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When it comes to professional development, sometimes art teachers feel a bit forgotten. Many of us have sat through faculty meetings, staff training, or workshops wondering how the information relates to our curriculum or pedagogy at all. Neglect is far too often a common feeling for art educators. In fact, this is why AOE exists in the first place, and the reason we spend so much time developing online graduate classes just for art teachers.
What happens though if we leave the feeling of neglect at the door and try to connect some of the general education procedures and concepts to our field and to our own classrooms? Over the past few school years, I’ve deliberately tried to find connections between staff development topics and my teaching. I’ve actually gotten more out of professional development days than I’ve ever anticipated.
One example where I’ve seen some clarity and connection to my teaching is the concept of declarative vs. procedural knowledge. Taking the time to acknowledge the declarative and procedural knowledge in a lesson or unit can guide students toward achieving a larger learning goal.
Declarative knowledge is comprised of the ideas and concepts students need to know within the content.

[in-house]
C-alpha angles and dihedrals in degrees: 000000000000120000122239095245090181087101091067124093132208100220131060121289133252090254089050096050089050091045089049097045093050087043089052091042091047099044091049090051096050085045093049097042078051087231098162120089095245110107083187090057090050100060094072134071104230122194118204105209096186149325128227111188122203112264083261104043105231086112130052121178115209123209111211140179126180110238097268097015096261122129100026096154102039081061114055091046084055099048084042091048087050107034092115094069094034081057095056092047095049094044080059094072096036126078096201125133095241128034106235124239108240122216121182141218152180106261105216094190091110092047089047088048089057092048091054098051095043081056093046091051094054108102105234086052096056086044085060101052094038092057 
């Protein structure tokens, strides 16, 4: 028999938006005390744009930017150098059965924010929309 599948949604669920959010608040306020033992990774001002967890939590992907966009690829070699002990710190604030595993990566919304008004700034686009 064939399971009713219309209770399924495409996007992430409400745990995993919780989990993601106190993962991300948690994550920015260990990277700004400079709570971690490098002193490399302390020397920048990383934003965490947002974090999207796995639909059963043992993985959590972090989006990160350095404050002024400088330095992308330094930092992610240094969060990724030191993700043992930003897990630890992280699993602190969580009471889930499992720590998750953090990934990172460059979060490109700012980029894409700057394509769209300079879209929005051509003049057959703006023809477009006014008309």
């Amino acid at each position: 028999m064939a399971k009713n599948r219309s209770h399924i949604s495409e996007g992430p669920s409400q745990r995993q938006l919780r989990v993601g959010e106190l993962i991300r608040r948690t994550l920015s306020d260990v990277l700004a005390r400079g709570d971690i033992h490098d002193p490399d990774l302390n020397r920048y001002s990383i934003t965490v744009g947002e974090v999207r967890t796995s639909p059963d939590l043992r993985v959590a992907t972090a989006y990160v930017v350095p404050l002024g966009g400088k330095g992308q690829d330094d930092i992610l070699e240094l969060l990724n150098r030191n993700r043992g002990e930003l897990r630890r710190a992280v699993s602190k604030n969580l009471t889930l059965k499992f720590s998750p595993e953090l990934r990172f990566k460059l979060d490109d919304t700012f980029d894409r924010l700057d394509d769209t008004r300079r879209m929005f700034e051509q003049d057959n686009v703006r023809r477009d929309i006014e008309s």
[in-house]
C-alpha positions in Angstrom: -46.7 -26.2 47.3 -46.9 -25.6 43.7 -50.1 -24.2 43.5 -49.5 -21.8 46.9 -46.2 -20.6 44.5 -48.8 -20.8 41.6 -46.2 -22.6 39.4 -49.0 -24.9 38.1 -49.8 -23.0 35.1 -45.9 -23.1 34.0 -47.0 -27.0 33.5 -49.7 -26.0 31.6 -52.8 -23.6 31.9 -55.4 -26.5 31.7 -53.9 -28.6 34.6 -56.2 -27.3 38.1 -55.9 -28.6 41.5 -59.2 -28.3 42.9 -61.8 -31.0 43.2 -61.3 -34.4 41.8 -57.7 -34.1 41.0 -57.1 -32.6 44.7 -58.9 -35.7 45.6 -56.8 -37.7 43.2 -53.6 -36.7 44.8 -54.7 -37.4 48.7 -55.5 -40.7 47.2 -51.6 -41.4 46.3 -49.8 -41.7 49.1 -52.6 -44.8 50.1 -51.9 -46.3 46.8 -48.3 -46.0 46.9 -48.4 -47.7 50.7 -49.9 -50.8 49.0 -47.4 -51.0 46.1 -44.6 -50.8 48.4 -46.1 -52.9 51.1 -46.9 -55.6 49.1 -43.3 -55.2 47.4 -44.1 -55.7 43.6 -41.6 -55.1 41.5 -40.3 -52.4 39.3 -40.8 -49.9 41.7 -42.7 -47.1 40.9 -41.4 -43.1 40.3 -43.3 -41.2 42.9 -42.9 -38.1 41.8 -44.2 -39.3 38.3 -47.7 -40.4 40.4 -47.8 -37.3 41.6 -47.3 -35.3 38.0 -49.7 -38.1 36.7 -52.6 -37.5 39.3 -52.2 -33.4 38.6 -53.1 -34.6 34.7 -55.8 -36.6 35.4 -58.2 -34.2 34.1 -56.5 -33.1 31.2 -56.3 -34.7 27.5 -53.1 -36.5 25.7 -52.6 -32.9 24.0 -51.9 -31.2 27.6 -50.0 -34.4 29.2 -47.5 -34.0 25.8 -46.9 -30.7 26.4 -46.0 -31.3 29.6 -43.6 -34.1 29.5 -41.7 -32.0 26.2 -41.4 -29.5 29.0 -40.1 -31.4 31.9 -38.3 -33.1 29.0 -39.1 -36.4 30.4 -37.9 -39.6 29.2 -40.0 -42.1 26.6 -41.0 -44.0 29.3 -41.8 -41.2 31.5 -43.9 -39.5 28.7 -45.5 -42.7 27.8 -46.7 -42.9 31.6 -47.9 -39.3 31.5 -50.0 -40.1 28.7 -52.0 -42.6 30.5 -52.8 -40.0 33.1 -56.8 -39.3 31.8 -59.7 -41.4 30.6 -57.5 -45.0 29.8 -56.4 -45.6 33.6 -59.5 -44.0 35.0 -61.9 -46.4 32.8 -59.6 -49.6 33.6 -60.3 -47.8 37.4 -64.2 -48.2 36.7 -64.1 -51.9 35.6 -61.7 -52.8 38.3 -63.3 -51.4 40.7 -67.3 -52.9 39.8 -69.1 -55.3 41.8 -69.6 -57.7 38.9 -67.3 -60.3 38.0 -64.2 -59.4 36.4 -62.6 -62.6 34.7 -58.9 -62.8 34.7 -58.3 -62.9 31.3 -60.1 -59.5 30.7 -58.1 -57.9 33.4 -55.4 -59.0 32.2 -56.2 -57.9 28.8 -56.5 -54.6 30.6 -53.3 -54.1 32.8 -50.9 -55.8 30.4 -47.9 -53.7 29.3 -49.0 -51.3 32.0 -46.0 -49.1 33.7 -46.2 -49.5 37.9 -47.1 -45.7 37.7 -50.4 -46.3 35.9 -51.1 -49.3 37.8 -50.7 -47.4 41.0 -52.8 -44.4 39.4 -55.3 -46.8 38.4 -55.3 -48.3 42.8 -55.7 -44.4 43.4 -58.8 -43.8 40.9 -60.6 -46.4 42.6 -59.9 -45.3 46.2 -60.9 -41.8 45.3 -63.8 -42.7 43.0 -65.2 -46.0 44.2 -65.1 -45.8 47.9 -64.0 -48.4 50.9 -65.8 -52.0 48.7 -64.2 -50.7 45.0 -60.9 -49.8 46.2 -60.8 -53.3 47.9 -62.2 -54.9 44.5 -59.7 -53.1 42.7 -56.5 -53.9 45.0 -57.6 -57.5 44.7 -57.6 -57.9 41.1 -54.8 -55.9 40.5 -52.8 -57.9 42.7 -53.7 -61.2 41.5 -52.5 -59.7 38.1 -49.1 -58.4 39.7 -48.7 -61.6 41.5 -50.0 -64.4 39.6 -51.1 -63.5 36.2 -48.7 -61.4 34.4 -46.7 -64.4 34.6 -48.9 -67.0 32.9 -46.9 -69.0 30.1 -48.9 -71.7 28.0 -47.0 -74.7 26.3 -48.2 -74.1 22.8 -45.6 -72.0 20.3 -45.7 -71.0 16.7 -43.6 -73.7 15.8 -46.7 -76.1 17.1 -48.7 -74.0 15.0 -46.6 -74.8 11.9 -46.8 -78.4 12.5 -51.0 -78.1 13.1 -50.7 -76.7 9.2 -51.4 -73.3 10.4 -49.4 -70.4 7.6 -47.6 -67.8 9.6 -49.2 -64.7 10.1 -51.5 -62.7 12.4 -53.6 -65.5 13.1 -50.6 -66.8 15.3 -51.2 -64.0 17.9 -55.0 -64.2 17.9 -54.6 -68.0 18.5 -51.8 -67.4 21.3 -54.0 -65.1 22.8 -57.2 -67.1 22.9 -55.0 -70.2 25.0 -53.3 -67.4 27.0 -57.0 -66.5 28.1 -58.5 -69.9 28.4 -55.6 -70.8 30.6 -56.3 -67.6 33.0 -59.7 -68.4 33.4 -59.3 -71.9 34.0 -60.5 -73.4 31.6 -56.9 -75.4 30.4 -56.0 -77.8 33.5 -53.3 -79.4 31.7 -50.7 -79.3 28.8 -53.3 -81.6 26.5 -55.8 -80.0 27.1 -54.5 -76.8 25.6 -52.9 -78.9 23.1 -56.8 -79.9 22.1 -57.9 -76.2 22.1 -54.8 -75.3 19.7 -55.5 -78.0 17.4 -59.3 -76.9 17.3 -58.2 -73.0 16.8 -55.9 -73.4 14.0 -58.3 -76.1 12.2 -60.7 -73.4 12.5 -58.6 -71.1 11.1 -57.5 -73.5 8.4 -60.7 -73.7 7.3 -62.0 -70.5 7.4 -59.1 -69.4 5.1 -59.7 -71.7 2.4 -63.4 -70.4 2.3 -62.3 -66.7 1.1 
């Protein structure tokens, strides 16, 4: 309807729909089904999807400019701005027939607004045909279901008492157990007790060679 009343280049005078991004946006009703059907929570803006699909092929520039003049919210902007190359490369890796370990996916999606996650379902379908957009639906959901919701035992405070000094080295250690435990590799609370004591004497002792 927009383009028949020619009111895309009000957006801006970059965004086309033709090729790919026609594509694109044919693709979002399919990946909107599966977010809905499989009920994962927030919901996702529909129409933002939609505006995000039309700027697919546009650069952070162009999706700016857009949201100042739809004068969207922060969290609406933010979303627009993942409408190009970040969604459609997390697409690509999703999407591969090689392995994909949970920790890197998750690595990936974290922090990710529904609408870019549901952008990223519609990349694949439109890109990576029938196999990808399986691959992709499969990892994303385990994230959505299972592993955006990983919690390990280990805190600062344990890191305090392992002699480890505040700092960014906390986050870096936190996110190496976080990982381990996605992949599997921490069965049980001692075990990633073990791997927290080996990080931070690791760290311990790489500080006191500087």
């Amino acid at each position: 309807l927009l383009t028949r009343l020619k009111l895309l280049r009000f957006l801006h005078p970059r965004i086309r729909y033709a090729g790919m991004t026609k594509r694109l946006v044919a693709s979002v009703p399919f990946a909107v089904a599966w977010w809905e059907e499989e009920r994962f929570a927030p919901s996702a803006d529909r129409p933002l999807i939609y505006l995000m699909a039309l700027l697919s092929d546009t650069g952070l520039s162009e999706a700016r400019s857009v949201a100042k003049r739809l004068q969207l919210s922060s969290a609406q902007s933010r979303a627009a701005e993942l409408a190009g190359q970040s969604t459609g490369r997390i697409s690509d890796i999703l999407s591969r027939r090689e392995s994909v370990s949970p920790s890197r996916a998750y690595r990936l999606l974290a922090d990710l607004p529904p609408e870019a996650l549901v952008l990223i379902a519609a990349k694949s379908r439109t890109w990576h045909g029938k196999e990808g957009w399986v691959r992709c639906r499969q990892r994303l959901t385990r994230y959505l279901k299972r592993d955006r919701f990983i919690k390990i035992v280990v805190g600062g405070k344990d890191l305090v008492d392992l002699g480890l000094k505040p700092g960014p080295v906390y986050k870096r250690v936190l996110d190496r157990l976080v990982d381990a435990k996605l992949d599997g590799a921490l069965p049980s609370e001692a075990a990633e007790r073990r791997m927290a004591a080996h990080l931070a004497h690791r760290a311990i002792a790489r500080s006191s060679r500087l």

Think of this as the “nouns” of your curriculum. What vocabulary words do your students need to know in order to master the standards? Is there essential knowledge that students need to understand before moving on to creating artwork?
In a traditional lesson, an example might involve students describing various forms of balance to be used in an upcoming artwork. In a choice-based room, declarative knowledge may come in the form of a student identifying which cardboard attachment works best for various sculpture components. Just look at this amazing attachment anchor chart from Sarah Wyman, art teacher at Festus Elementary School.
It’s critical that students have repeated exposure to declarative knowledge to encourage the retention of concepts.
Procedural knowledge goes a step further. It builds off declarative knowledge by asking students to not just know something but to do something.
Procedural knowledge can be thought of as the “verbs” of your standards. What processes do your students need to demonstrate to meet the learning goals?
Traditional art rooms may use direct teaching and guided student practice to introduce, practice, and facilitate feedback on specific techniques and methods. Choice-based rooms might use inquiry-based approaches where students explore and practice techniques and procedures for increased fluency of procedural knowledge.
With the purposeful inclusion of declarative and procedural knowledge in your lessons or units, you’ll set a foundation promoting a deeper understanding of the learning goals. Continuing to find authentic connections between general education concepts and your curriculum and instruction can be refreshing. It may take a little work, but in the end, it’s worth the time invested for you and more importantly, for your students.
How have you balanced declarative and procedural knowledge in your curriculum?
What general education concepts have you found a connection to lately?